As the Reagan administration's attention turns to Europe in preparation for next month's presidential tour, you will be hearing a good deal about the intractability of our Atlantic allies. So, in the interests of perspective and context, let's hear it for America's most undervalued and, in recent times, most constant Alliance partner: Italy.

In the mixed metaphor of two of America's favorite pastimes, a lot of people would rate Italy: good food, no hit. On the part of outsiders, there is a sense of, well, inefficiency. You could see it in the reaction to the rescue of U.S. Army Gen. James L. Dozier by Italian anti-terrorist forces: profound expressions of gratitude mingled with astonishment at the skill with which the operation was brought off.

Yet Italy's performance has been almost an Alliance role model. How come the discrepancy, then, between image and reality?

Some part of the explanation came through at a recent two-and-a-half-day seminar, under the auspices of the Aspen Institute, in West Berlin. Just listening to an articulate group of Italians trying to explain their domestic politics to a mixed bag of Americans, Germans, French and British is enough to make you wonder how Italy gets anything right in its dealings with the outside world.

"Italian political language is essentially unintelligible and untranslatable," said an Italian academic. A colleague suggested that an understanding of the system requires a perspective beginning with the Middle Ages. My own conclusion was that you would have to become Italian to know how it works--at which point you would have lost the capacity to explain it.

The point is that it does work, with almost one-third of the electorate voting communist, and unrepresented in the government; with one party, the Christian Democrats, predominant for most of the postwar years; with an entrenched bureaucracy running large industries as well as the government--a bureaucracy whose "inefficiency is what preserves our freedom," as one Italian put it.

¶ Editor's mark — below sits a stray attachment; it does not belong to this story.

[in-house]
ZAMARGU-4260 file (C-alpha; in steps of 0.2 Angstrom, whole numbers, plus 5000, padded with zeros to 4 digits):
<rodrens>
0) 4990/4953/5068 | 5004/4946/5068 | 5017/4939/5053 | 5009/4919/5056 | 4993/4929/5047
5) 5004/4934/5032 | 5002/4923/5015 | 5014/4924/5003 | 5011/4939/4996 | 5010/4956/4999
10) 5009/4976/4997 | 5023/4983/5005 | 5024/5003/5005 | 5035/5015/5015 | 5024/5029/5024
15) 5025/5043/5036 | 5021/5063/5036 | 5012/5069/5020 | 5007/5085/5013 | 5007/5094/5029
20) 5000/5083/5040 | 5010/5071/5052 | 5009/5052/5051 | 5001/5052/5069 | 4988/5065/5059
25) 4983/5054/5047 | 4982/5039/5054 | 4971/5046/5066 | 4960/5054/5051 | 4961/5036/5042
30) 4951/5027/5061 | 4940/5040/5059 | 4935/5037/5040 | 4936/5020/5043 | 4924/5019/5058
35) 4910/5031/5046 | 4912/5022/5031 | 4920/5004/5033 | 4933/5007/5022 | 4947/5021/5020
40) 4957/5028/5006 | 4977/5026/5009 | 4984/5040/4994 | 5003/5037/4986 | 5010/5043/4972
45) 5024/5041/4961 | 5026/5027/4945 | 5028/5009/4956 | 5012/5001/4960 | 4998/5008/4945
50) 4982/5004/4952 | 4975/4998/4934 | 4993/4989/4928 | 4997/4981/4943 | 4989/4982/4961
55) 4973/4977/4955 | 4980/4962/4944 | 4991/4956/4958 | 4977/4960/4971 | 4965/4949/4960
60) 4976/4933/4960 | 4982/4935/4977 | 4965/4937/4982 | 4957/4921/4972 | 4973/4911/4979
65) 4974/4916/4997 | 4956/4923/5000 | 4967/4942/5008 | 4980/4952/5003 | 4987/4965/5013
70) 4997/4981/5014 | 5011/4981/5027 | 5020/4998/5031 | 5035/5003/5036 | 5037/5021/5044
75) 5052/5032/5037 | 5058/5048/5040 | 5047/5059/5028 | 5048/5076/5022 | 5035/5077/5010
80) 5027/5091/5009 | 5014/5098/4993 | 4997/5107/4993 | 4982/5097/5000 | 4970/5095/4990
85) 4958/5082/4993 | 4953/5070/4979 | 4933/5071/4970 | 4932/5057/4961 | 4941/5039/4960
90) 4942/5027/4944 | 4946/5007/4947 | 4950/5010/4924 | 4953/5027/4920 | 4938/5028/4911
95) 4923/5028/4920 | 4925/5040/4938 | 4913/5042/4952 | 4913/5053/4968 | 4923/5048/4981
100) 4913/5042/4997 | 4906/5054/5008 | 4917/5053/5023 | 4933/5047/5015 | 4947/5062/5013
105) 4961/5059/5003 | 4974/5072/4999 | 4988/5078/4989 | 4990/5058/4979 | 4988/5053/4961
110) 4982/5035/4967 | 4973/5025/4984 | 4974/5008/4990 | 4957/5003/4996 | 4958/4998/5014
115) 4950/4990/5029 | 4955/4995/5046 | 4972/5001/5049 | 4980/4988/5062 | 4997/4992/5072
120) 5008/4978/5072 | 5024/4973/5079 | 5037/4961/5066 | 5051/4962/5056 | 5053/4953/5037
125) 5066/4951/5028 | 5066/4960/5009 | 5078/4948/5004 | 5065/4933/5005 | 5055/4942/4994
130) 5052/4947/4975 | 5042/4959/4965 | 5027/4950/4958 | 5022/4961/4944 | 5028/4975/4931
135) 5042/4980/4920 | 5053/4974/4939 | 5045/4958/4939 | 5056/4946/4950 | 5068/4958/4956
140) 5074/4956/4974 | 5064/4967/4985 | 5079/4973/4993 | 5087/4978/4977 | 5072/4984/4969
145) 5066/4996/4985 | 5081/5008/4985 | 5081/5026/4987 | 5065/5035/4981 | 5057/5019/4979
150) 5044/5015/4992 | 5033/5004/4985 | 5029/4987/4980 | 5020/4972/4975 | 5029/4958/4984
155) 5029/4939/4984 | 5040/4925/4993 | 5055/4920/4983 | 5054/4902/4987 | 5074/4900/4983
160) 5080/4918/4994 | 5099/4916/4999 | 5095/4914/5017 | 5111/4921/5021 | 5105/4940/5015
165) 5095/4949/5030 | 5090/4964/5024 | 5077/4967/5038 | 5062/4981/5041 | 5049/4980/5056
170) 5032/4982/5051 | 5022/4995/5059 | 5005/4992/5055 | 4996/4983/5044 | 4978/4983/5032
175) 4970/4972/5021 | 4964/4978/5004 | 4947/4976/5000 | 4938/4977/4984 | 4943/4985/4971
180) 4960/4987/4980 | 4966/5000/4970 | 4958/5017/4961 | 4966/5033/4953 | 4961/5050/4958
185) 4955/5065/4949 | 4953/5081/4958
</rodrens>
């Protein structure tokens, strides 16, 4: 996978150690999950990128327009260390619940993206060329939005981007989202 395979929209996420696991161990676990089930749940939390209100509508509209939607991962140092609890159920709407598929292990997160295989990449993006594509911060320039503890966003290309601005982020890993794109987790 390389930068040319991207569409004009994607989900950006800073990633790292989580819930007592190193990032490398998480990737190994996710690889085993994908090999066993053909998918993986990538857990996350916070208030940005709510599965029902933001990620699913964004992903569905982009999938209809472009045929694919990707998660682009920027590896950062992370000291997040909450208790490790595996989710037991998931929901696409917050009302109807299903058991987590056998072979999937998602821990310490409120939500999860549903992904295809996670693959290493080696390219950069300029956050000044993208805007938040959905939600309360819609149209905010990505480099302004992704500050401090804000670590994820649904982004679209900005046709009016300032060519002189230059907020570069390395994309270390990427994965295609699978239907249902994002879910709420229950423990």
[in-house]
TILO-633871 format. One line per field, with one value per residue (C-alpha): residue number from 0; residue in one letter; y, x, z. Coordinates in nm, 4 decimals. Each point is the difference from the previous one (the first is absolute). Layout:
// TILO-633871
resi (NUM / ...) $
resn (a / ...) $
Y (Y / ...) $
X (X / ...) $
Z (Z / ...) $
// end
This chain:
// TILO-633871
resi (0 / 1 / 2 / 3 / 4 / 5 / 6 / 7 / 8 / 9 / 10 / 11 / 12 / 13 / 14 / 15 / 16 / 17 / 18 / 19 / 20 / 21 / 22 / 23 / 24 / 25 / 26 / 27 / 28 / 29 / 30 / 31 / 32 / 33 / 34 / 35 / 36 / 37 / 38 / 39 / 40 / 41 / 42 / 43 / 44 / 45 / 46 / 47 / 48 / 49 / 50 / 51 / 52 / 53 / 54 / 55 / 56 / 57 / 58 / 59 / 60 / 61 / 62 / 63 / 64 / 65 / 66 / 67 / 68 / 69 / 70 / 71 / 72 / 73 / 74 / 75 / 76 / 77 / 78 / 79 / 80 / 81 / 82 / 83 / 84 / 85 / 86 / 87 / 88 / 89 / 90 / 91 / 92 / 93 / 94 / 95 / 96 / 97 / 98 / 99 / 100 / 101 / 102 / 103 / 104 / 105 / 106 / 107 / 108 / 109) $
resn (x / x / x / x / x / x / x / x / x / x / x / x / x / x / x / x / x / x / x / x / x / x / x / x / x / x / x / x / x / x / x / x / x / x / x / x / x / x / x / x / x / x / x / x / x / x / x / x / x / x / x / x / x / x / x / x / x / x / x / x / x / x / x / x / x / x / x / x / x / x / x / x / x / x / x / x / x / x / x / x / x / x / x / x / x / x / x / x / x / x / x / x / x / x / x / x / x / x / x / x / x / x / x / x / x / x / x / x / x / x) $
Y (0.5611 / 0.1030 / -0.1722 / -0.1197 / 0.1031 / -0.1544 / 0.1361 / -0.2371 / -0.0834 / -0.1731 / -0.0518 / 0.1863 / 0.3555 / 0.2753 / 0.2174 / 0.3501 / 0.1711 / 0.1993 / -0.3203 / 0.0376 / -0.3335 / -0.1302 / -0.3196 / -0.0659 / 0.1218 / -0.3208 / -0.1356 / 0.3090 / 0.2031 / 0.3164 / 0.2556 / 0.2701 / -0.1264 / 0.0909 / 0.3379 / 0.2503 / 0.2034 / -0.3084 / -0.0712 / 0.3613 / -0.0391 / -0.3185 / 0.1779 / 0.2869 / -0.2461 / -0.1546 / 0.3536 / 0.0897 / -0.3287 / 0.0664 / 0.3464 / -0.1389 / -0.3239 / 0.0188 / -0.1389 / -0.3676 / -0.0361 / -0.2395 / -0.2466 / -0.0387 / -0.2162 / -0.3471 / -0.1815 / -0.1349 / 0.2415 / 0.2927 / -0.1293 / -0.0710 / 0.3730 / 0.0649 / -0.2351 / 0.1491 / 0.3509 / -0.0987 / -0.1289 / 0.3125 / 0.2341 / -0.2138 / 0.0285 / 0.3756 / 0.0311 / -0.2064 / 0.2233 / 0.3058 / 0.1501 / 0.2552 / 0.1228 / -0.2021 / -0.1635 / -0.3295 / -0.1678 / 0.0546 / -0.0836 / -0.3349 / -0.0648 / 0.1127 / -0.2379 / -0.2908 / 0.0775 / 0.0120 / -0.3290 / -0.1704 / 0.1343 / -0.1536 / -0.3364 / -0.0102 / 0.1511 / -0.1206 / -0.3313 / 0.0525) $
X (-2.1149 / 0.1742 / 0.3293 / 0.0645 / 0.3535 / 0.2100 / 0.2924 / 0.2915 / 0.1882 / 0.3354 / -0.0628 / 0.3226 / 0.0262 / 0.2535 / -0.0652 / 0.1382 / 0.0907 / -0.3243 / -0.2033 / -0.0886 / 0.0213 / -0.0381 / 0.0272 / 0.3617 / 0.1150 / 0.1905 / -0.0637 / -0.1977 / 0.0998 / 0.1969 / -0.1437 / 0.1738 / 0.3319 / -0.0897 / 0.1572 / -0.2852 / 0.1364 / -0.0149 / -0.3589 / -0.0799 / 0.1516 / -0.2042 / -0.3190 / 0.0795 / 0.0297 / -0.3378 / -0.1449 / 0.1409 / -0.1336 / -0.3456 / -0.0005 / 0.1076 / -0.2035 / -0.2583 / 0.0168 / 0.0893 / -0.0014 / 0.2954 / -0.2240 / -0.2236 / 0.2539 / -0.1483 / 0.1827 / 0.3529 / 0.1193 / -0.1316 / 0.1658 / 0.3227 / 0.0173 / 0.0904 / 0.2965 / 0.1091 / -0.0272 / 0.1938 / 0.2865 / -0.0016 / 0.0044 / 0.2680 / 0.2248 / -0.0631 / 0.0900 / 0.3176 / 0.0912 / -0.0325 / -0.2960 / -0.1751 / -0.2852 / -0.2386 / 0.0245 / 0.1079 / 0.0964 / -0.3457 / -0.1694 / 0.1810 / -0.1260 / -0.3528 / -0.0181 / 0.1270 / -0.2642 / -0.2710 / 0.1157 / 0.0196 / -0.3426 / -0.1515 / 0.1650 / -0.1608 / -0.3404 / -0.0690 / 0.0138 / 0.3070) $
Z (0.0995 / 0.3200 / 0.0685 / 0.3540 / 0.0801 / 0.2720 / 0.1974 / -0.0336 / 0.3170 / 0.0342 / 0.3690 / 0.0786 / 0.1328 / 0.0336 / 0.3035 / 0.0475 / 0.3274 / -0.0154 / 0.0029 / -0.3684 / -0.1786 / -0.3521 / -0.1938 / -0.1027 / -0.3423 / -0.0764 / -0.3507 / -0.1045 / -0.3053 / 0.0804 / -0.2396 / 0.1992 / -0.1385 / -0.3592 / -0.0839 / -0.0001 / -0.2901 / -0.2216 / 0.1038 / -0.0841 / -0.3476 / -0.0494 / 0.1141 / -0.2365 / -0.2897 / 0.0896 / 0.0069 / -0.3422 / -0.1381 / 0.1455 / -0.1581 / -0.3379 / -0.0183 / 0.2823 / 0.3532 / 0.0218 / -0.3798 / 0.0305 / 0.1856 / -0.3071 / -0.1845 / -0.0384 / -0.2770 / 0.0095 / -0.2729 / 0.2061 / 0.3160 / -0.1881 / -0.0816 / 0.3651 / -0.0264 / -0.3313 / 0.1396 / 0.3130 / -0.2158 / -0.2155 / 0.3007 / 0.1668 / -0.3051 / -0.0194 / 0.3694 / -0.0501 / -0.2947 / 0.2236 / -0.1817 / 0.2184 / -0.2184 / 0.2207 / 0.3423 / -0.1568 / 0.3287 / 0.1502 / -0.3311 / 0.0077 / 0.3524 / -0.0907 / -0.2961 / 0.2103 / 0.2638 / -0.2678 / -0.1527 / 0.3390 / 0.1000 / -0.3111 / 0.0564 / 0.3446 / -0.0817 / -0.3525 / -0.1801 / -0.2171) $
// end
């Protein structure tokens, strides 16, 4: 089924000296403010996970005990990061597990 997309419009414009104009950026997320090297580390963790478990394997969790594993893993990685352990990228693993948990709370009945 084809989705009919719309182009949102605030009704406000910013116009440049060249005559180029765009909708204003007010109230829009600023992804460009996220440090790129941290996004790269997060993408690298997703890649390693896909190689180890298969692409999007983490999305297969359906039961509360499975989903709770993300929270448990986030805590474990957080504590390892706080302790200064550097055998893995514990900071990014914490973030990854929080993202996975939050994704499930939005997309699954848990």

If Italy's political system is odd, not to say unique, so is its station somewhere between the Third World and the fully industrialized West--not an underdeveloped country but a "late developing" country by Italian definition. Its logical role lies in the Mediterranean Third World (identified for the seminar's purpose as Team B). But just because this connotes second-class status and invites memories of its fascist past (Ethiopia, etc.), Italy is determined to prove itself a bona fide member of Europe and the Atlantic Alliance (Team A).

Hence Italy's Avis approach to the Alliance: trying harder. Italy was first in Europe to volunteer to participate in Egyptian-Israeli peacekeeping with naval forces. Its early acceptance of the deployment of intermediate-range nuclear weapons is vital, given West Germany's insistence that it would do so only if at least one other NATO member went along. Even Italy's Communist Party was tougher about Poland than some allied governments.

Italy's steadfastness on these and other issues is to be valued for its own sake. But that is not its only significance. The Italians say they derive from it a self-confidence that is actually leading them to increase foreign aid and diplomatic involvement in North Africa and the Mideast. "We are ready now to play on Team B because we know we can play on Team A," said one Italian government official.

With serious question marks of one sort or another overhanging Greece and Turkey as Alliance reliables in the Mediterranean, Italy's constancy takes on added importance. With some justice, the Italians find themselves wondering why this estimable quality seems to go largely uncelebrated.